Fabiana Santana3
Ana P Crestani3
Lindsey F Cassini3
Rodrigo O Sierra3
Johanna M Duran2
3Fabiana Santana
3Ana P Crestani
3Lindsey F Cassini
3Rodrigo O Sierra
2Johanna M Duran
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CB1 cannabinoid receptors are abundantly expressed in the brain, with large concentrations present in the hippocampus, a brain structure essential for memory processing. In the present study, we have investigated the possible modulatory role of the endocannabinoid system in the dorsal hippocampus upon the different phases of memory processing of an aversive(More)
  • Alessandra Swarowsky, Letícia Rodrigues, Regina Biasibetti, Marina C Leite, Lucas Fürstenau de Oliveira, Lucia M V de Almeida +4 others
  • 2008
Lesion of the nucleus basalis magnocellularis (nbm) is a suitable approach to study cognitive deficit and behavior alterations involving cholinergic dysfunction, which is associated with the major types of dementia. Cortical astrogliosis also has been described in this model, but it is not clear whether hippocampal astrocytes are activated. In this study,(More)
  • Lindsey F Cassini, Rodrigo O Sierra, Josué Haubrich, Ana P Crestani, Fabiana Santana, Lucas de Oliveira Alvares +1 other
  • 2013
Motivated by the synaptic tagging and capture (STC) hypothesis, it was recently shown that a weak learning, only able to produce short-term memory (STM), can succeed in establishing long-term memory (LTM) with a concomitant, stronger experience. This is consistent with the capture, by the first-tagged event, of the so-called plasticity-related proteins(More)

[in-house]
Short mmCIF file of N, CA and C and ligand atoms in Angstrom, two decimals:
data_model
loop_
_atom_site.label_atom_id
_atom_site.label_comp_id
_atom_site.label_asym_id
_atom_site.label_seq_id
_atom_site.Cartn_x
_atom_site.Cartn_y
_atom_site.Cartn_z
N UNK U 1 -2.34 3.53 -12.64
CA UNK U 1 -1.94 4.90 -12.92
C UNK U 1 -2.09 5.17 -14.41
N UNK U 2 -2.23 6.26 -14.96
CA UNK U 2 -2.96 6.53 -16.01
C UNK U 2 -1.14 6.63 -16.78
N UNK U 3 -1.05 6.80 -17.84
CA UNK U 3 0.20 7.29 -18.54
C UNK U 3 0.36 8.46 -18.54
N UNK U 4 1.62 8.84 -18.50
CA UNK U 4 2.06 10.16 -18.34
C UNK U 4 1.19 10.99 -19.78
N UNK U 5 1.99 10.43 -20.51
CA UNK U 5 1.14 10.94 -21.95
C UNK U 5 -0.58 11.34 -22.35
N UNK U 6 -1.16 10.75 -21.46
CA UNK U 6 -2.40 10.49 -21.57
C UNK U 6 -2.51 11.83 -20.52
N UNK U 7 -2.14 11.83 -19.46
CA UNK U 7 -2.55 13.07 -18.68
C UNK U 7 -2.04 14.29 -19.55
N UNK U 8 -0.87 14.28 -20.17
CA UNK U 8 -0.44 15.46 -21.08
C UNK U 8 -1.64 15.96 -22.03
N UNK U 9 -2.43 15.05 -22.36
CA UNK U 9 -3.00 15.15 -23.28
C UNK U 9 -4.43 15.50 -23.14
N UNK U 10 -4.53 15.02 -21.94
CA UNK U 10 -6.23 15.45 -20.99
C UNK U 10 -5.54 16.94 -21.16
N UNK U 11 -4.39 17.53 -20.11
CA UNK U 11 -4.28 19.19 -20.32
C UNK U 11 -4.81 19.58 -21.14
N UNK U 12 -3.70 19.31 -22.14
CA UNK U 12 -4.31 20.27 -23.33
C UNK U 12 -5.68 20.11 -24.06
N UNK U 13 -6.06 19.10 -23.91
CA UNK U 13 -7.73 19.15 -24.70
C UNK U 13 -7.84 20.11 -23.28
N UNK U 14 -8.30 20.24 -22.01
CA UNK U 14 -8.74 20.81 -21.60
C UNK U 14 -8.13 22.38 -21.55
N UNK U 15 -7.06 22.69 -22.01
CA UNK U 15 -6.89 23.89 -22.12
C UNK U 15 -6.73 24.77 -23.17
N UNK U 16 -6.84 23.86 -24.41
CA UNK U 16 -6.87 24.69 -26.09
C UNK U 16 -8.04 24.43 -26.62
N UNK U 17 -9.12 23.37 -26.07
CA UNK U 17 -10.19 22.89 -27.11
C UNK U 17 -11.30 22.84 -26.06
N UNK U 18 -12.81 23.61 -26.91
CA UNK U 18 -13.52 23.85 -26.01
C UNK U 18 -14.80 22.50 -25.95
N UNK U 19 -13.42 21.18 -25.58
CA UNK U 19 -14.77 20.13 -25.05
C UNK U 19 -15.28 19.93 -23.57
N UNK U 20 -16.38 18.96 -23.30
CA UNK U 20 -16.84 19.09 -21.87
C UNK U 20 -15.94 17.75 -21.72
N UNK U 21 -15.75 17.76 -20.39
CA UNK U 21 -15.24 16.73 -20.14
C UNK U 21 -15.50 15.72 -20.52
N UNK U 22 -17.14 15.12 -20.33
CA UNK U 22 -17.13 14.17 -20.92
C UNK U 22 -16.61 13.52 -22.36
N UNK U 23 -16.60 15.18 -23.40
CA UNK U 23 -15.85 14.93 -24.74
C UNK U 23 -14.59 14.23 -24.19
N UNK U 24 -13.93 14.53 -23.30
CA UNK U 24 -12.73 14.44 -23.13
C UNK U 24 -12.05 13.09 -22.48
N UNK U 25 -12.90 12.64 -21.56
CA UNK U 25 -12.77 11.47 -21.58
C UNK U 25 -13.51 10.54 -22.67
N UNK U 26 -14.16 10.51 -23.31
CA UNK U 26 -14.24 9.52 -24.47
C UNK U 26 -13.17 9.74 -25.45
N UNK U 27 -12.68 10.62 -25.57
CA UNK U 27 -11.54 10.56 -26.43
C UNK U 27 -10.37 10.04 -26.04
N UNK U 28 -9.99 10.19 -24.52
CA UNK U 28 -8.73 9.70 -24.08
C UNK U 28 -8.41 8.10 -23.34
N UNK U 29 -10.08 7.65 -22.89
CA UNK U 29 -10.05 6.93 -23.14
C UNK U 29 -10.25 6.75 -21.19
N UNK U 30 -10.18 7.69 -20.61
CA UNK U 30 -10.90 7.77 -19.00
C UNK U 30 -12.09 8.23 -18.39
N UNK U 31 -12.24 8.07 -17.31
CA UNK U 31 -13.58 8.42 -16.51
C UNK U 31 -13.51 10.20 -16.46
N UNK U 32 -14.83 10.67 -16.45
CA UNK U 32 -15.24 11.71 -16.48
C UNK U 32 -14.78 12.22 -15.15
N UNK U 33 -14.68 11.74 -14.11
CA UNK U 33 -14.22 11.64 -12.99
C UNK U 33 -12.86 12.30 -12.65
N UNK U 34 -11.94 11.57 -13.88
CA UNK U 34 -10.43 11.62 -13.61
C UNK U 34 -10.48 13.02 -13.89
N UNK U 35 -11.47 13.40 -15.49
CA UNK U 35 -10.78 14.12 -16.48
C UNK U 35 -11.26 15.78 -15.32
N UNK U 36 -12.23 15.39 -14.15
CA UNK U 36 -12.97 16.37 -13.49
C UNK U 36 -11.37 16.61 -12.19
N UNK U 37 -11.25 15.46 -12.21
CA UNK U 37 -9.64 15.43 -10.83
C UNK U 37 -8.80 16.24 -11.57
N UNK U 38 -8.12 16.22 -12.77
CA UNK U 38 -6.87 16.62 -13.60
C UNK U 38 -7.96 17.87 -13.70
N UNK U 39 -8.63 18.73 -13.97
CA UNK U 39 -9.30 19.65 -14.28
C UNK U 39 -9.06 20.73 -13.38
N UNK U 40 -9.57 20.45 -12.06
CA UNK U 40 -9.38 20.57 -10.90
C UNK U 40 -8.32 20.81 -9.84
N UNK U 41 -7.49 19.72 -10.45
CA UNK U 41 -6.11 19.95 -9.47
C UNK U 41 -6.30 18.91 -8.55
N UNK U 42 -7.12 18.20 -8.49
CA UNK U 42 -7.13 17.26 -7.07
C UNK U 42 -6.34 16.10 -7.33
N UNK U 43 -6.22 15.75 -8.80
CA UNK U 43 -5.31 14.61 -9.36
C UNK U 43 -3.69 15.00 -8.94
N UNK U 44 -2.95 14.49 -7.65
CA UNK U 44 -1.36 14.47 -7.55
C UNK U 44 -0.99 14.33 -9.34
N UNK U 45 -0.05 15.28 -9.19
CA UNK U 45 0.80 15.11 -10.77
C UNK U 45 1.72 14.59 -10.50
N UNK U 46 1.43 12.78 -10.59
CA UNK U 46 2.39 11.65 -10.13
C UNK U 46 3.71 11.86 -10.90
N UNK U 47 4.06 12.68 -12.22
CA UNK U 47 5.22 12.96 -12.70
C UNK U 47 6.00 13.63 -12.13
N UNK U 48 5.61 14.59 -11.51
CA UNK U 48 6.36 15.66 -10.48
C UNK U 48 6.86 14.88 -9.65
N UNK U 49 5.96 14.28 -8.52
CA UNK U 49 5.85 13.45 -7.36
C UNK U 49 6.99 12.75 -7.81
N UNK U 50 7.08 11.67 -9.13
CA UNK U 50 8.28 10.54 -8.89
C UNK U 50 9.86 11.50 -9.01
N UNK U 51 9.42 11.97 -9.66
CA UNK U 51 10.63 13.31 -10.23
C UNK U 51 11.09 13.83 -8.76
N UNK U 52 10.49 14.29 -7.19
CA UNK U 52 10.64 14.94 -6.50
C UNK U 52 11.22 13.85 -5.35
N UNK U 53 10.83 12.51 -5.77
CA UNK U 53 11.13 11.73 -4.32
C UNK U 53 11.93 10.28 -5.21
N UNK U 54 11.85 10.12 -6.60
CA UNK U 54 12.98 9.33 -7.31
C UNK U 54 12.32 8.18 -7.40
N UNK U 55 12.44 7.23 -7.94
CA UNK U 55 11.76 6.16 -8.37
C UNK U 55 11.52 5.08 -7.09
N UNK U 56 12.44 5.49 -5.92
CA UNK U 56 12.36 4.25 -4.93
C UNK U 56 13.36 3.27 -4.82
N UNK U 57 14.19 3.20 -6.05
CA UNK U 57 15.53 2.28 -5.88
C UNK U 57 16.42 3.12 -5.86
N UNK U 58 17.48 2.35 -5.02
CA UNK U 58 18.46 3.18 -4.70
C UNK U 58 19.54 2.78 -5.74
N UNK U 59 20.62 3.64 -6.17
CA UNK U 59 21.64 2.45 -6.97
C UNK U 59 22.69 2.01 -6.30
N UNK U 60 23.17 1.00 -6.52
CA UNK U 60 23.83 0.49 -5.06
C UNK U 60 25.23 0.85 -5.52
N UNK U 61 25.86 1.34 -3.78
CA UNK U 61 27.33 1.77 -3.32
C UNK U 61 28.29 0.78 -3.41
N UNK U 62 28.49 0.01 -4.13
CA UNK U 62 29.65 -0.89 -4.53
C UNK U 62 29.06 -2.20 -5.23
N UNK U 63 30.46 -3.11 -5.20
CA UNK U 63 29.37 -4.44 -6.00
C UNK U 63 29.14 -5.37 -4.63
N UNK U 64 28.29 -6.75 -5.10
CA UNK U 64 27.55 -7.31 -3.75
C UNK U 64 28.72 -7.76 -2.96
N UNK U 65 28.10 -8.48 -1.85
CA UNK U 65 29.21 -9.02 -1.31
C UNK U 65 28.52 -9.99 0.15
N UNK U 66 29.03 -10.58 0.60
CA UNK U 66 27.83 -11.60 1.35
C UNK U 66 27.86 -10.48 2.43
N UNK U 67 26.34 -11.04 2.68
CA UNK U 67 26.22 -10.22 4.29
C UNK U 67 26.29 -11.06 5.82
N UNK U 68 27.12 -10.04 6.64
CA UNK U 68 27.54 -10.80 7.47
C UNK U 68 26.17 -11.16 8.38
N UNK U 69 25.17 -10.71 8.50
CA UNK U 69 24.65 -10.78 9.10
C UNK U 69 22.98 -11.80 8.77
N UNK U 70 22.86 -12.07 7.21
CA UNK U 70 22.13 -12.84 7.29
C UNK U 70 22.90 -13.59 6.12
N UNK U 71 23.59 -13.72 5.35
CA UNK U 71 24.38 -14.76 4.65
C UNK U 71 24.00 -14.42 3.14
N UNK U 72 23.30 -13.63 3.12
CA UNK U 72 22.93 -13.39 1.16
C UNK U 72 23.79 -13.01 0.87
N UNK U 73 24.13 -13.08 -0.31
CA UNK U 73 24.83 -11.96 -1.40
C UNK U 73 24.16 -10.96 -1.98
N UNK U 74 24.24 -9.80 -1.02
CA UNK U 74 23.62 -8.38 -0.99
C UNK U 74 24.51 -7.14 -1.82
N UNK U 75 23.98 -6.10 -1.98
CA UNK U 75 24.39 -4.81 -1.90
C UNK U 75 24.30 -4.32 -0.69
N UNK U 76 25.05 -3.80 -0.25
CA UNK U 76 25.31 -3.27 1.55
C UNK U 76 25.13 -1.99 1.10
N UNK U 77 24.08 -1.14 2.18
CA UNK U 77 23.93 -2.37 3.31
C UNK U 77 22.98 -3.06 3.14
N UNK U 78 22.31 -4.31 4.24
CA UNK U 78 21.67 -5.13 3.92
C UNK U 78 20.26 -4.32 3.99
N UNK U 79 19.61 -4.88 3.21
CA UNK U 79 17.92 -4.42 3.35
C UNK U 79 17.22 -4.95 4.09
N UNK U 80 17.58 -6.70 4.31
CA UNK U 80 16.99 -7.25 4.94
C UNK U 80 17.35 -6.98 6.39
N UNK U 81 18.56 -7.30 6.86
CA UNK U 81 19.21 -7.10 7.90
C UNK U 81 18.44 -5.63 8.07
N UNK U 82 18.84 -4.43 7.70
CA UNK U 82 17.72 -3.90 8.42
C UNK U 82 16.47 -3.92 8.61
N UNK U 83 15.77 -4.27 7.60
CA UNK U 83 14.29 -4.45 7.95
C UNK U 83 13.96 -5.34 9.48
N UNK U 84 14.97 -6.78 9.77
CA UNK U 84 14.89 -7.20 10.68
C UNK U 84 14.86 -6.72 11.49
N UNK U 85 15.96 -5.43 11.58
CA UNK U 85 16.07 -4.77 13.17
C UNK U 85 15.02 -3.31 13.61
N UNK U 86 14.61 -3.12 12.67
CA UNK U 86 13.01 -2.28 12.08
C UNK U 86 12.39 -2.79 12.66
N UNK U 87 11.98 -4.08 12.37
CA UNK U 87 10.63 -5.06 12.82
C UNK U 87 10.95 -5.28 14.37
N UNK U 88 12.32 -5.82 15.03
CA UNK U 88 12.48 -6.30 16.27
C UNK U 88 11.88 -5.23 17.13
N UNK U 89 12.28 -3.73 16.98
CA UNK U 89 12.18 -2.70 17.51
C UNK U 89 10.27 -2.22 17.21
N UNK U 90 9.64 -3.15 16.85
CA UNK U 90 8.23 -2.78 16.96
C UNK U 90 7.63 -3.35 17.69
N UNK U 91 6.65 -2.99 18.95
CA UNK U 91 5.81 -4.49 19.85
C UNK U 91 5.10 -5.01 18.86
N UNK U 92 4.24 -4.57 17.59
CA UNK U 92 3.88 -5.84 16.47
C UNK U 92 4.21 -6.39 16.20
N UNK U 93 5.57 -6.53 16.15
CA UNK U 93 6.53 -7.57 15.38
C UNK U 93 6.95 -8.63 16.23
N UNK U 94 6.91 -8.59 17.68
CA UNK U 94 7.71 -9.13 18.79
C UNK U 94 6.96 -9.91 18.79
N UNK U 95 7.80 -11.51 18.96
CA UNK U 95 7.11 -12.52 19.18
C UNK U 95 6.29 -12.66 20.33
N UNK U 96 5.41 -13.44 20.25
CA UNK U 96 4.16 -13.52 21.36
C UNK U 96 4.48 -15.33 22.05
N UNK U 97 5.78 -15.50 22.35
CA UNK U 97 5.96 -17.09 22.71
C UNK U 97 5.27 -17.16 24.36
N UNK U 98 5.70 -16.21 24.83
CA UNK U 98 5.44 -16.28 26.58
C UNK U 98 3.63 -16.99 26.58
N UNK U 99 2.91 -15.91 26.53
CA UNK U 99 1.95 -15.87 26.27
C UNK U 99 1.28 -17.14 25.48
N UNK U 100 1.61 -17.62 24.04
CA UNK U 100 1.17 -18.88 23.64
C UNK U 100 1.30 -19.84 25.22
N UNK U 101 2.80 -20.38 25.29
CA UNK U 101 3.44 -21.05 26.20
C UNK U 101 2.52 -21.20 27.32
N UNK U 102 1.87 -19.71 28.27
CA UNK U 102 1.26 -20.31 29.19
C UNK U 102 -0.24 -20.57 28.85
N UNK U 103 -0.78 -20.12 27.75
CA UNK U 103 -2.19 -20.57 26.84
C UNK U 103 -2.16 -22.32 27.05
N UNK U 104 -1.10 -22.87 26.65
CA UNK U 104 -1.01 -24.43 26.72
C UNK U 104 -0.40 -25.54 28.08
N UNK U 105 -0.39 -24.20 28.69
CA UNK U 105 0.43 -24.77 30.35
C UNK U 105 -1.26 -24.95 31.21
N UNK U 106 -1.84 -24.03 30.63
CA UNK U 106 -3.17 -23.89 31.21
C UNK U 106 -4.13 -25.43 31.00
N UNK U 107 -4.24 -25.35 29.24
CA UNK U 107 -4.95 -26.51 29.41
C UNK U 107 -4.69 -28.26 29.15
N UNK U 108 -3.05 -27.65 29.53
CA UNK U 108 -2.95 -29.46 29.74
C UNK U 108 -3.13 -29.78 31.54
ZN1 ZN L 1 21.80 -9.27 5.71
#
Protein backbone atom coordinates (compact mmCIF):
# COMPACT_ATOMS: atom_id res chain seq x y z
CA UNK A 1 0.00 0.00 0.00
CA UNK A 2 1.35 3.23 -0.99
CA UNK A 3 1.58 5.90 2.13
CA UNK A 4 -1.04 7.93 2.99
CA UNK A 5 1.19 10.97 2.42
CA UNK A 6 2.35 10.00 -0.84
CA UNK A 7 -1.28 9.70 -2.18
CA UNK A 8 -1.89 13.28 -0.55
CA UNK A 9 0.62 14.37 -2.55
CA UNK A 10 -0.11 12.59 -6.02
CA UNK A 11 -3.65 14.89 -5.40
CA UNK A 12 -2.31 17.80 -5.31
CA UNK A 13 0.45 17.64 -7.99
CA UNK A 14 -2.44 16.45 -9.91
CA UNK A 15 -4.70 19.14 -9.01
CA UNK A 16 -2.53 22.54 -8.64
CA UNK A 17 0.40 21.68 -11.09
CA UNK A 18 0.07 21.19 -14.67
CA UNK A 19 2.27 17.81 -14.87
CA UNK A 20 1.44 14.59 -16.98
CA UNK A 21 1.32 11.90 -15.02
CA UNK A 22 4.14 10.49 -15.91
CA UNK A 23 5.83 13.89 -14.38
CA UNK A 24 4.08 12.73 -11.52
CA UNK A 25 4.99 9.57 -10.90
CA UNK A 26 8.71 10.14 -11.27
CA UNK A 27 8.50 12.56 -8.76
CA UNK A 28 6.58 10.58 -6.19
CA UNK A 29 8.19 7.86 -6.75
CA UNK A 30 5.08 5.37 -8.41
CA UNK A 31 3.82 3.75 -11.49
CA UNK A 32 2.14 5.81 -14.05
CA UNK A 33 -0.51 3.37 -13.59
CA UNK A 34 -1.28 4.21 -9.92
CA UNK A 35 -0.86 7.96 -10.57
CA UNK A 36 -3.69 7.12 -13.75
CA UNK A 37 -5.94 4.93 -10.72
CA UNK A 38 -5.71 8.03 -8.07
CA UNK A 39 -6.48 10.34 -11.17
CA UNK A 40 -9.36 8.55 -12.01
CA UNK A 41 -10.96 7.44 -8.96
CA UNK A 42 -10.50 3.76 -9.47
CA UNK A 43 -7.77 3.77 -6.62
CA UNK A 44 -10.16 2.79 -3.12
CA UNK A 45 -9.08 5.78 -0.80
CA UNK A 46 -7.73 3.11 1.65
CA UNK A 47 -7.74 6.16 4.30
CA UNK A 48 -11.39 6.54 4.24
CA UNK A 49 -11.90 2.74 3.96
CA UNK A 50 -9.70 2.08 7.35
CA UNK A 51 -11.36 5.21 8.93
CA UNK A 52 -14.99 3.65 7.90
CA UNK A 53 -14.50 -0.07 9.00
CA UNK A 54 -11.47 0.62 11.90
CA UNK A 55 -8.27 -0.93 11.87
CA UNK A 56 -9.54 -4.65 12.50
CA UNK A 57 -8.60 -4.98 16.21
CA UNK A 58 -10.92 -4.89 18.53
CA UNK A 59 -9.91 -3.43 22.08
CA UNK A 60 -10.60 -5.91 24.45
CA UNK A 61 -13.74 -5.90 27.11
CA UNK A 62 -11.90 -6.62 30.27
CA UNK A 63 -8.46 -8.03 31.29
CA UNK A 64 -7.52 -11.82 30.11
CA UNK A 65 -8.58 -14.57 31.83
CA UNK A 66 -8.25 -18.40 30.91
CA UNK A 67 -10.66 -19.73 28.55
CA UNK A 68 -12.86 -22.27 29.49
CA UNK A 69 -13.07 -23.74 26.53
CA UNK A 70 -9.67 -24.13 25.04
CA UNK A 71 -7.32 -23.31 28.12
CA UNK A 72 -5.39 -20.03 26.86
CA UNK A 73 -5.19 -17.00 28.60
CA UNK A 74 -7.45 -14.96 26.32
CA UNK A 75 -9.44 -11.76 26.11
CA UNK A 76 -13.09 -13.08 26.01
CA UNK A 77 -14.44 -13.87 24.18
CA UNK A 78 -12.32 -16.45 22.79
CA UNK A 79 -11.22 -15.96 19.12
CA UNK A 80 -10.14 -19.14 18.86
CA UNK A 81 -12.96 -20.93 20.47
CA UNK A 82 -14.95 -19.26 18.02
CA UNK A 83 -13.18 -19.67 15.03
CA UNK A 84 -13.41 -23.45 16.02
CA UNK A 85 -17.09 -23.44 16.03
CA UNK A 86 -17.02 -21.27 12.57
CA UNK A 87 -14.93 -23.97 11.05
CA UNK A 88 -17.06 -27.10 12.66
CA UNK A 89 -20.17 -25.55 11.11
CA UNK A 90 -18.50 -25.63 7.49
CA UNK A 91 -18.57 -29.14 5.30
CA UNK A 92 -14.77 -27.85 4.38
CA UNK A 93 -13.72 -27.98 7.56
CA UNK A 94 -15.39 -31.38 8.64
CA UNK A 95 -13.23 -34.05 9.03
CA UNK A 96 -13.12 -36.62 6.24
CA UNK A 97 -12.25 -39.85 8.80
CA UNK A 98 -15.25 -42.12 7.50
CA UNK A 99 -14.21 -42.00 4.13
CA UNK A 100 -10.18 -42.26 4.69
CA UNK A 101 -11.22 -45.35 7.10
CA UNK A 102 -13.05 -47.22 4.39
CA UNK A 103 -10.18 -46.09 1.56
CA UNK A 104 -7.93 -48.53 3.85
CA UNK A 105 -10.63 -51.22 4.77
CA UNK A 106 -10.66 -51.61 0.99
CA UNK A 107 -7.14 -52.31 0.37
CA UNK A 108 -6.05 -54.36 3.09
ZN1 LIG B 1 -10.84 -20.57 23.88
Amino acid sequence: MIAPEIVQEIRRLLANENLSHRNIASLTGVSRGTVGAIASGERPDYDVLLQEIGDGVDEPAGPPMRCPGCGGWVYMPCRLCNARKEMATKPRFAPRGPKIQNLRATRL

• Luisa A. Diehl, Lucas O. Alvares, Cristie Noschang, Douglas Engelke, Ana C. Andreazza, Carlos Alberto S. Gonçalves +2 others
  • 2011
Adverse early life events, such as periodic maternal separation, may alter the normal pattern of brain development and subsequently the vulnerability to a variety of mental disorders in adulthood. Patients with a history of early adversities show higher frequency of post-traumatic stress disorder (PTSD). This study was undertaken to verify if repeated(More)
The capacity to adapt to new situations is one of the most important features of memory. When retrieved, memories may undergo a labile state that is sensitive to modification. This process, called reconsolidation, can lead to memory updating through the integration of new information into a previously consolidated memory background. Thus reconsolidation(More)
Some memories enter into a labile state after retrieval, requiring reconsolidation in order to persist. One functional role of memory reconsolidation is the updating of existing memories. There are reports suggesting that reconsolidation can be modulated by a particular endogenous process taking place concomitantly to its natural course, such as water or(More)
The five muscarinic acetylcholine receptors (M(1)-M(5)) are differentially expressed in the brain. M(2) and M(4) are coupled to inhibition of stimulated adenylyl cyclase, while M(1), M(3) and M(5) are mainly coupled to the phosphoinositide pathway. We studied the muscarinic receptor regulation of adenylyl cyclase activity in the rat hippocampus, compared to(More)
Muscarinic receptors in the hippocampus are relevant to learning and memory, but the role of each subtype is poorly understood. Muscarinic toxins (MTs) from Dendroaspis snakes venom are selective for muscarinic receptor subtypes. MT2, a selective agonist for M(1) receptors, given into the hippocampus immediately after training, improved memory consolidation(More)
The muscarinic cholinergic receptor (MAChR) blockade with scopolamine either extended or restricted to the hippocampus, before or after training in inhibitory avoidance (IA) caused anterograde or retrograde amnesia, respectively, in the rat, because there was no long-term memory (LTM) expression. Adult Wistar rats previously exposed to one or two open-field(More)
Muscarinic Cholinergic receptors of the subtype M4 are G protein coupled receptors that activate Gi reducing AMPc concentration on the cell and closing K + channels , causing hyperpolarization of the cell membrane and reduction of neurotransmitter release [1]. Previous works from our laboratory using the very selective Mus-carinic Toxin 3 (MT3) to block M4(More)